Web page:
'On the Go with Amie Jo' Program Interviews Woman About her Ongoing Battle with the Ancestors of Nathan Bedford Forrest, the First Grand Wizard of the Ku Klux Klan

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Amie Jo Greer says her guest's great-grandmother, a slave in the 1800s, claimed she had children with Forrest’s grandson after she was raped


Las Vegas resident Adele Jeter said this brooch contains photographs of the first grand wizard of the Ku Klux Klan and the man's wife.

I remember thinking, who are those white people she had kept in that jewelry box all those years?

A black Las Vegas woman who claims she is a descendent of the first grand wizard of the Ku Klux Klan has been contacted several times about a historical brooch that bears the likeness of early Klansman Nathan Bedford Forrest who died in 1877. Adele Jeter was interviewed about her controversial family lineage last week on the Las Vegas-based “On the Go with Amie Jo” program.

“Dr. Jeter is a descendent of the slave side of the Forrest family,” said Amie Jo Greer, who hosted the television program.

Though some claim the brooch is a fake, Jeter, who owns the piece of jewelry, said people tied to the KKK have demanded that she give the brooch to the organization.

According to Jeter, her great-grandmother, who was one of Forrest’s slaves, claimed that she was raped and had two children with Forrest’s grandson, who was also a member of the Ku Klux Klan. But Jeter thinks the couple might have been in love.

“I believe they had a love affair. She was 15 and he was 19 or 20,” Jeter said.

She said as a child she often saw the brooch in her great-grandmother’s dresser.

“I remember thinking, who are those white people she had kept in that jewelry box all those years? She hated white people,” Jeter said. “I was taught as a kid not to touch the brooch.”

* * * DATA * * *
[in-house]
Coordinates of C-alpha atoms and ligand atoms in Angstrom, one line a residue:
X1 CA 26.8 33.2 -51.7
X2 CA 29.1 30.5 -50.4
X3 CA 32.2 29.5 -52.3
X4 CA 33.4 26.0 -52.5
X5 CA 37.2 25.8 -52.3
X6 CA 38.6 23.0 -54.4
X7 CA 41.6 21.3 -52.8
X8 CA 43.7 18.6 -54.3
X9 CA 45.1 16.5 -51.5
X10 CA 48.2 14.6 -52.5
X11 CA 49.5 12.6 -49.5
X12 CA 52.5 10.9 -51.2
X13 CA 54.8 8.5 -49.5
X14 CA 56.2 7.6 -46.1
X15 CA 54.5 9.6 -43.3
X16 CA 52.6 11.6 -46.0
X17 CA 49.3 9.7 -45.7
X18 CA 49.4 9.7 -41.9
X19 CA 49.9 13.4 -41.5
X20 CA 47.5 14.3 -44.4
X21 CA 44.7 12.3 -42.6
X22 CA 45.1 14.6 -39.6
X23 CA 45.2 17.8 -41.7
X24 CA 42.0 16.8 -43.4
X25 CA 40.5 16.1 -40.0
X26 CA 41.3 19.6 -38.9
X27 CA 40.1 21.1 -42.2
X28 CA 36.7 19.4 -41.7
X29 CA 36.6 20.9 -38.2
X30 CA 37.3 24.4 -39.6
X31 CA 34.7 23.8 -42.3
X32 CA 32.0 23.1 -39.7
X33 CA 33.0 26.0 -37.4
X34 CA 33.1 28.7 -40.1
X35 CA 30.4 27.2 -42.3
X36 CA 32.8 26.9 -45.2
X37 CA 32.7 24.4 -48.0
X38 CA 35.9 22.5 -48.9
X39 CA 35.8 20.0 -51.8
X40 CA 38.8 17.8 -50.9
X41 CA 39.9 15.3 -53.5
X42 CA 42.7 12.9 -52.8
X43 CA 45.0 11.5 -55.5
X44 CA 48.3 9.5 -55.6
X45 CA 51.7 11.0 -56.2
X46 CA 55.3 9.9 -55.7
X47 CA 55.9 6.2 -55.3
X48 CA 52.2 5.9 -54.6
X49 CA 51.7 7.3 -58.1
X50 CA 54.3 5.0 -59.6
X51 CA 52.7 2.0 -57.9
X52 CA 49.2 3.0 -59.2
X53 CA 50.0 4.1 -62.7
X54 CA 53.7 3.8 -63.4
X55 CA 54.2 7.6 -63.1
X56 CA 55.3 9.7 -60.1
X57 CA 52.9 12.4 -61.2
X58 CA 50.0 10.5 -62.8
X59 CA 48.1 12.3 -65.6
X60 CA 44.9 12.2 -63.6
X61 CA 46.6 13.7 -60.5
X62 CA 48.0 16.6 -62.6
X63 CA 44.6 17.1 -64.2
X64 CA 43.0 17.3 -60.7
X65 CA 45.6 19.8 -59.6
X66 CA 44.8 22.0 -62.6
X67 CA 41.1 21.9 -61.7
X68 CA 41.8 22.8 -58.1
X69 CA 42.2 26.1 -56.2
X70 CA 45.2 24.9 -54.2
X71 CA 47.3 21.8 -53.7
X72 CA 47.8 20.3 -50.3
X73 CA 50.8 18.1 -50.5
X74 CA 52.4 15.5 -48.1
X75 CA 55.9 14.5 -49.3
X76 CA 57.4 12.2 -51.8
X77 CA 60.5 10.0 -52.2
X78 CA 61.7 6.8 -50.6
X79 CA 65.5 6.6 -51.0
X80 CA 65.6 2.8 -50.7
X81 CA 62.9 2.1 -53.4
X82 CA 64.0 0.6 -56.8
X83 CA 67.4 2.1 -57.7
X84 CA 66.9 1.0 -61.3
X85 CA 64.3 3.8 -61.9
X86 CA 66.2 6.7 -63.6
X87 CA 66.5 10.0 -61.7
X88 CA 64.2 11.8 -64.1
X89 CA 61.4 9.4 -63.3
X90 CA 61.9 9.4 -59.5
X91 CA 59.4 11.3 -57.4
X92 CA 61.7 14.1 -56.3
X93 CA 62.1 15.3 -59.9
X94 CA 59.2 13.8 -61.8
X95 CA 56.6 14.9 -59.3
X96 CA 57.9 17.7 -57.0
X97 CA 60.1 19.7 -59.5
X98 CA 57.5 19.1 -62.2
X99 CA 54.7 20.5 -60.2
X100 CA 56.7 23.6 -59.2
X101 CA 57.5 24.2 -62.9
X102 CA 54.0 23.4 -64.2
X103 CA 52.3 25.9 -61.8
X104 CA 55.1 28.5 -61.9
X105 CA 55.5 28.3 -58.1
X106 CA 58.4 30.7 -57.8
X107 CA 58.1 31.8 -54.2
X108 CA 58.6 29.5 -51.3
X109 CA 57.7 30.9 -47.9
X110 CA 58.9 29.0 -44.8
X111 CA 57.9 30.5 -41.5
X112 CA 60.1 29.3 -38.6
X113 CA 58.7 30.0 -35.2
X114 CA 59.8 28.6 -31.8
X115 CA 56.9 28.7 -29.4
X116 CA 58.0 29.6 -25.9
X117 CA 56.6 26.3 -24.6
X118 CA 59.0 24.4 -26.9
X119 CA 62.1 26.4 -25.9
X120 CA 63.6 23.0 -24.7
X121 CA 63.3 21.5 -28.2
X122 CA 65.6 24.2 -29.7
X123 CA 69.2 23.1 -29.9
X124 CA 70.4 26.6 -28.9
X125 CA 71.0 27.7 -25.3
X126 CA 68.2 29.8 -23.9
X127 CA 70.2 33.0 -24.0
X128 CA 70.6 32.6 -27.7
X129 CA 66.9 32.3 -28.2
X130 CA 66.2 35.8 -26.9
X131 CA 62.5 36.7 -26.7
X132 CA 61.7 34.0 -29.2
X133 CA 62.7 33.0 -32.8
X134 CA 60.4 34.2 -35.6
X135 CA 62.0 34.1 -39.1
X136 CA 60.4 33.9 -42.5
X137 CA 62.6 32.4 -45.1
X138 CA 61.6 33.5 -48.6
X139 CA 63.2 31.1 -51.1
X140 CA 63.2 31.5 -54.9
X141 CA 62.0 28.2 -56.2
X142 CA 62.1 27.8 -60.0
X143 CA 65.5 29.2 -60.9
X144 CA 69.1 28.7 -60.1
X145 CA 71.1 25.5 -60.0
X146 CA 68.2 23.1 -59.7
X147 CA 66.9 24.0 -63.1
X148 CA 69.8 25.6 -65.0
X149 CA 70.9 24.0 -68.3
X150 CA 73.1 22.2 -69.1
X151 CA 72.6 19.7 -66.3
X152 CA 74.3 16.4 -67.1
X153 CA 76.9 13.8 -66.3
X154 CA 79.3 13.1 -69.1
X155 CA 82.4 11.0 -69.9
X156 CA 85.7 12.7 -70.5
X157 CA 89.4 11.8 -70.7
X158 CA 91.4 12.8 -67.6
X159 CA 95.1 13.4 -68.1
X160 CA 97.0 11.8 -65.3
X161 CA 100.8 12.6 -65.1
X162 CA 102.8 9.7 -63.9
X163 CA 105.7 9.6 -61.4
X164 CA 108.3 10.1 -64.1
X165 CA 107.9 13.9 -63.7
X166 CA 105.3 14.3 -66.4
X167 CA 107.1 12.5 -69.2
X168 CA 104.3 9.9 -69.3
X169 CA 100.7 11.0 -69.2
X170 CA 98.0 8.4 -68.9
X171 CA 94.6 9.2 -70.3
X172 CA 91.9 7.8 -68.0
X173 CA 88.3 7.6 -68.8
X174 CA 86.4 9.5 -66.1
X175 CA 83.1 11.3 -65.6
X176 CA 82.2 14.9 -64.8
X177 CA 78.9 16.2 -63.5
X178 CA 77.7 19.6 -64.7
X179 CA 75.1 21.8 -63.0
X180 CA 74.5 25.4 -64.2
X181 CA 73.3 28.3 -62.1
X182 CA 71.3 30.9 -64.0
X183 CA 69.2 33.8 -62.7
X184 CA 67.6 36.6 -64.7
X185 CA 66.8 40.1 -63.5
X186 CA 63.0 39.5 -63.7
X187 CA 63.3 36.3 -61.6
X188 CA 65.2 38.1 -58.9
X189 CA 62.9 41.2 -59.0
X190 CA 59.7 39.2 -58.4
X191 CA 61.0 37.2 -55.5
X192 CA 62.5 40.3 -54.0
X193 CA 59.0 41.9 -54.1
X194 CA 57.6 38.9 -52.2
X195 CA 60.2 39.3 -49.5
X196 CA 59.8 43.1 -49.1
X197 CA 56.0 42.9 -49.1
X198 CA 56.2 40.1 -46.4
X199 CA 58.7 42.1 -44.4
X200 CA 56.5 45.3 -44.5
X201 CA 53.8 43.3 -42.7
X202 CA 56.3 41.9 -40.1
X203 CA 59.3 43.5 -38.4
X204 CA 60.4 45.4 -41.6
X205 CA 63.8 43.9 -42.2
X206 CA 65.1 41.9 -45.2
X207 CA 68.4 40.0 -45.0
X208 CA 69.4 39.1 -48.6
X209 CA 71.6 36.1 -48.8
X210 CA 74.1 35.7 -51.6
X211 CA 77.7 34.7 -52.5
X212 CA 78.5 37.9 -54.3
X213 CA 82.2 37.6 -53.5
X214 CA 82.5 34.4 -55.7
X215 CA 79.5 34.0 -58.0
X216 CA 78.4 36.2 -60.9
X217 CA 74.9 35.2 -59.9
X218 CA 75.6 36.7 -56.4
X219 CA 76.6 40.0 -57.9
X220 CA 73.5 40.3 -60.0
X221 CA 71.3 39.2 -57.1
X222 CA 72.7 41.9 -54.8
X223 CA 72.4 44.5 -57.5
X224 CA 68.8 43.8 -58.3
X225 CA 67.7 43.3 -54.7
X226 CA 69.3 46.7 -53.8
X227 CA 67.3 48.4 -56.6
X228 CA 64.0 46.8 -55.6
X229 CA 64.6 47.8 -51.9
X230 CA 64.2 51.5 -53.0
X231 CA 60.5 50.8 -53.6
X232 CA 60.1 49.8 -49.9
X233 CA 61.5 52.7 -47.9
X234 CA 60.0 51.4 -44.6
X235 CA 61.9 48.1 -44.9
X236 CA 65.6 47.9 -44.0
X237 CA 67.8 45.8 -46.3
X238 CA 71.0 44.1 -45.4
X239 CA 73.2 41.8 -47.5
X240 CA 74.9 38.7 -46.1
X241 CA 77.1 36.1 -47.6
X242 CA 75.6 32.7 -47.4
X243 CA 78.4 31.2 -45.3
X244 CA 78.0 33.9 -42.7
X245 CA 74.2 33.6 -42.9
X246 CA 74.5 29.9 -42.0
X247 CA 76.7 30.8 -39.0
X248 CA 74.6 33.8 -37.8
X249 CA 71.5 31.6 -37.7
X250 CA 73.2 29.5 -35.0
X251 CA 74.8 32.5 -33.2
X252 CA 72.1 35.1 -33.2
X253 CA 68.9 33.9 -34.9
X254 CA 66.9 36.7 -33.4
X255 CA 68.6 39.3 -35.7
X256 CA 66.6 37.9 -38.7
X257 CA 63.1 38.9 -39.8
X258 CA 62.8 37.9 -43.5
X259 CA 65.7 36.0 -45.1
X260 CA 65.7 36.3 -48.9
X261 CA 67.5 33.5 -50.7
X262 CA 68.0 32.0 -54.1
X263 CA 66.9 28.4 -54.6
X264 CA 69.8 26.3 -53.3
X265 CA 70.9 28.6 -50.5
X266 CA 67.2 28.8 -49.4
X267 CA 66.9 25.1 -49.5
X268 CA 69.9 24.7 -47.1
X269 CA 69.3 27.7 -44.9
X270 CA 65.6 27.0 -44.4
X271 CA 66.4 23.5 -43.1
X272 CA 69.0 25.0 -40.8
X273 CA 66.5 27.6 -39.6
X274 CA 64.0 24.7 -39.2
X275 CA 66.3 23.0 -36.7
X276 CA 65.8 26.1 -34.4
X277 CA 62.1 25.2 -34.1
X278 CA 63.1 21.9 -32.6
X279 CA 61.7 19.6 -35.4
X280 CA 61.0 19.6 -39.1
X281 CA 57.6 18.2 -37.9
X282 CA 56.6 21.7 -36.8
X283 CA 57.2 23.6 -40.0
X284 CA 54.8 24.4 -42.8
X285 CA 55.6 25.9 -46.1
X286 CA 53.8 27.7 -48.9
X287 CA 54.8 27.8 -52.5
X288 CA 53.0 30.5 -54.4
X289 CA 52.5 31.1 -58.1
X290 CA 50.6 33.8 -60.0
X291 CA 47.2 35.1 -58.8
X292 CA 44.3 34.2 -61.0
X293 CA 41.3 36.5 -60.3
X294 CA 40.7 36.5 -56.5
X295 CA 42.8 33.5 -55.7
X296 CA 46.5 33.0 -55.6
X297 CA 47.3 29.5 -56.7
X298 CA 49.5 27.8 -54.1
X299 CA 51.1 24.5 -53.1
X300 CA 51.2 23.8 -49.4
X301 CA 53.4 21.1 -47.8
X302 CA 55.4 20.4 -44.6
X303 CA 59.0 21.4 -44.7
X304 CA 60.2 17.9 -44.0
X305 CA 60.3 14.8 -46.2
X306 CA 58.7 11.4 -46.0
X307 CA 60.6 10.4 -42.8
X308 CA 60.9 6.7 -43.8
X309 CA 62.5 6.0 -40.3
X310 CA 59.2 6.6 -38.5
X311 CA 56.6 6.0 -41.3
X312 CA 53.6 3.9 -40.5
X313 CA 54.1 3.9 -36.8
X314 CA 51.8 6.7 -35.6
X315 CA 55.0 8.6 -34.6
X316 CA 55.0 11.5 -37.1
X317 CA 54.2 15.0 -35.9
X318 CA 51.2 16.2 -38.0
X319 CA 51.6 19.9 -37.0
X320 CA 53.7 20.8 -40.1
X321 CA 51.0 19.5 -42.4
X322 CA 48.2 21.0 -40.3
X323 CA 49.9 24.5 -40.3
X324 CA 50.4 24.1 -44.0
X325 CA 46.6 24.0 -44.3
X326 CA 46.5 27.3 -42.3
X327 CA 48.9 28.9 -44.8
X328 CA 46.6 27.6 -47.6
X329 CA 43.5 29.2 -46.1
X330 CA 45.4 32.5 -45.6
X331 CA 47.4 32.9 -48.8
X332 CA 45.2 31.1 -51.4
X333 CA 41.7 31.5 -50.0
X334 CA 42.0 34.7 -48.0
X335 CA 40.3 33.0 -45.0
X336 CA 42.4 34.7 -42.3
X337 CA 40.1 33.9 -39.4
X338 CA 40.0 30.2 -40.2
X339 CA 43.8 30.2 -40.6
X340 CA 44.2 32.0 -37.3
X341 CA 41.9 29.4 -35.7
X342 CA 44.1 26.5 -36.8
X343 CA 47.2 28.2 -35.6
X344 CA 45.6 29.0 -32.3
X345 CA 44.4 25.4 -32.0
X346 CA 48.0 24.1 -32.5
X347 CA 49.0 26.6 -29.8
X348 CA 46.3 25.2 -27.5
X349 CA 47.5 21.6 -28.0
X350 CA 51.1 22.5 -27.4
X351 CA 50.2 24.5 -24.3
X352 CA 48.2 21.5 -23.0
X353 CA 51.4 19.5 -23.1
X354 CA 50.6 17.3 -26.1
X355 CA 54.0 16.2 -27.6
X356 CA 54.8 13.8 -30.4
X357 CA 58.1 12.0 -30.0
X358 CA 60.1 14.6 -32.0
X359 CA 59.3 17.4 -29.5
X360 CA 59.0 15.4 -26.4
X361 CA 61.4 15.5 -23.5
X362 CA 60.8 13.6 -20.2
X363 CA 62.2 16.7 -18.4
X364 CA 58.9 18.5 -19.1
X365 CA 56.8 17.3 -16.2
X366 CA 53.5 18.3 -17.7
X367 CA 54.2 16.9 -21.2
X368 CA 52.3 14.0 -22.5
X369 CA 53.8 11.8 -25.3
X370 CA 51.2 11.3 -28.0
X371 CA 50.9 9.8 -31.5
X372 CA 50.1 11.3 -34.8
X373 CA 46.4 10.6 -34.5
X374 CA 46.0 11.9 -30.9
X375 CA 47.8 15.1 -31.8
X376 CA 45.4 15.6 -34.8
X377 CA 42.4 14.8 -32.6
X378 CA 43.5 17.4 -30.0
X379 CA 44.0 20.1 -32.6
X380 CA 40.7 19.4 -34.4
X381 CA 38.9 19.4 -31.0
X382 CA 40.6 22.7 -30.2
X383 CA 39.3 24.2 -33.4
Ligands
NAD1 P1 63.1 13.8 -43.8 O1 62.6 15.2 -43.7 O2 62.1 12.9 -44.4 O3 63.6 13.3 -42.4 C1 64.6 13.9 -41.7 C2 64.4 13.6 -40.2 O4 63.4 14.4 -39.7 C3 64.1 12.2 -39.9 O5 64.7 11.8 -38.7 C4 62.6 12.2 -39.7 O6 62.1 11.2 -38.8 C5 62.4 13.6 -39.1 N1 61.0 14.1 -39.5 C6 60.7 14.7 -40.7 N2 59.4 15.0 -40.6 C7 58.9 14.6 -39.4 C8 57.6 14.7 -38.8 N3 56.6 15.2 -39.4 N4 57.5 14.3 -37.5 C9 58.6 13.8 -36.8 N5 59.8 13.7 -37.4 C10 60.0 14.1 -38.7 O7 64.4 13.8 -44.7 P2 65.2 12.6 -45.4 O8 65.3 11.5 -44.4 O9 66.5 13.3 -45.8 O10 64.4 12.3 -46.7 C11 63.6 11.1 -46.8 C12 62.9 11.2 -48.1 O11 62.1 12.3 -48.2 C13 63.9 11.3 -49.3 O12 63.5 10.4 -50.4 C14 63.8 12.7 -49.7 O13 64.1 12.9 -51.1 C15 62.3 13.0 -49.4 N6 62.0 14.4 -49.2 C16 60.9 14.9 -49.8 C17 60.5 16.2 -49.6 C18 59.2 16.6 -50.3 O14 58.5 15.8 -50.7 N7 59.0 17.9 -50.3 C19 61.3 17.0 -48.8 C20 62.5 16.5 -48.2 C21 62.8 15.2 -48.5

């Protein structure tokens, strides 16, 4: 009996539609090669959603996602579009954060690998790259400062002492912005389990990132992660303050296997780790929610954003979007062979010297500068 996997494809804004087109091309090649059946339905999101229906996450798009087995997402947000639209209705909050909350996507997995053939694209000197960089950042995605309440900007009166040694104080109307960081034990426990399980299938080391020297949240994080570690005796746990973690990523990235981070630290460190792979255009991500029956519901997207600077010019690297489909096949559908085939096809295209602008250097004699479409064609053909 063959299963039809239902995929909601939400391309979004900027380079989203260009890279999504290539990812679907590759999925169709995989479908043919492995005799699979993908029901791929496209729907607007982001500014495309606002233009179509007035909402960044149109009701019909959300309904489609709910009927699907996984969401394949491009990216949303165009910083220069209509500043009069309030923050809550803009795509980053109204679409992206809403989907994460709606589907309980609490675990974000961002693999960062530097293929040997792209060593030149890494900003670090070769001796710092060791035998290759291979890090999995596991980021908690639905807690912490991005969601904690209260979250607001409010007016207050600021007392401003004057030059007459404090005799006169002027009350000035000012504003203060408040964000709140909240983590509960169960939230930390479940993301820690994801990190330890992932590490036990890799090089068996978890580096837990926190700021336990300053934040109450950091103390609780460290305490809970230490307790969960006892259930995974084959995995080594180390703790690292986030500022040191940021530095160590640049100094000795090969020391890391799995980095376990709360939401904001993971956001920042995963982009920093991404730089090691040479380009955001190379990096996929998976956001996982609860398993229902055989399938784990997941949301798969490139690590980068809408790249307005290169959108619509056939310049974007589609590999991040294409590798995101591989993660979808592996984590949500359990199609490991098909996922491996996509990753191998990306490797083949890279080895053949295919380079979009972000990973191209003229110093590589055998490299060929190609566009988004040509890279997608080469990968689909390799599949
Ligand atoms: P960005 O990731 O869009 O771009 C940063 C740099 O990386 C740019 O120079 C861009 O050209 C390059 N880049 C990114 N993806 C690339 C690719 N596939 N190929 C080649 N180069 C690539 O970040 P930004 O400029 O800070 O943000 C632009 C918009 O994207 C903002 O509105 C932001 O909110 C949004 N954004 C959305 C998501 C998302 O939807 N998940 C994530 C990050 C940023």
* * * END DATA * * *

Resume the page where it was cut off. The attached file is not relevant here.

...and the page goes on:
Greer’s interview with Jeter aired March 2 on Vegas TV-KTUD Channel 25 and Cable Channel 14 in the Las Vegas area.

Greer said she “was a little skeptical at first to even embark upon this.”

She said she was shocked to learn that a prominent member of the KKK like Nathan Bedford Forrest had such deep connections to generations of black people.

“We hit on a lot of different points,” Greer said about her interview with Jeter. “The big question in my mind is how did Dr. Jeter’s family obtain the expensive brooch in the first place if they were not somehow connected?”

Descendents of Forrest had at one point requested a DNA test to clarify the matter, Jeter said, adding that family members later withdrew the request.

“Once they started getting some national attention they withdrew it,” she said.

The brooch reportedly contains pictures of Forrest and his wife Mary Ann Montgomery.

“You can see him on one side and with a magnifying glass you can see his wife Mary Ann wearing the brooch on the other side,” Jeter explained.

Forrest was influential in the founding of the KKK, an organization that terrorized black people in the 19th and 20th centuries, she added.

Those associated with the KKK have offered to buy the brooch, Jeter said. But the 72-year-old woman has so far refused to sell.

Visit http://corner4success.com/tv_show for information about upcoming episodes of the "On the Go with Amie Jo" show.

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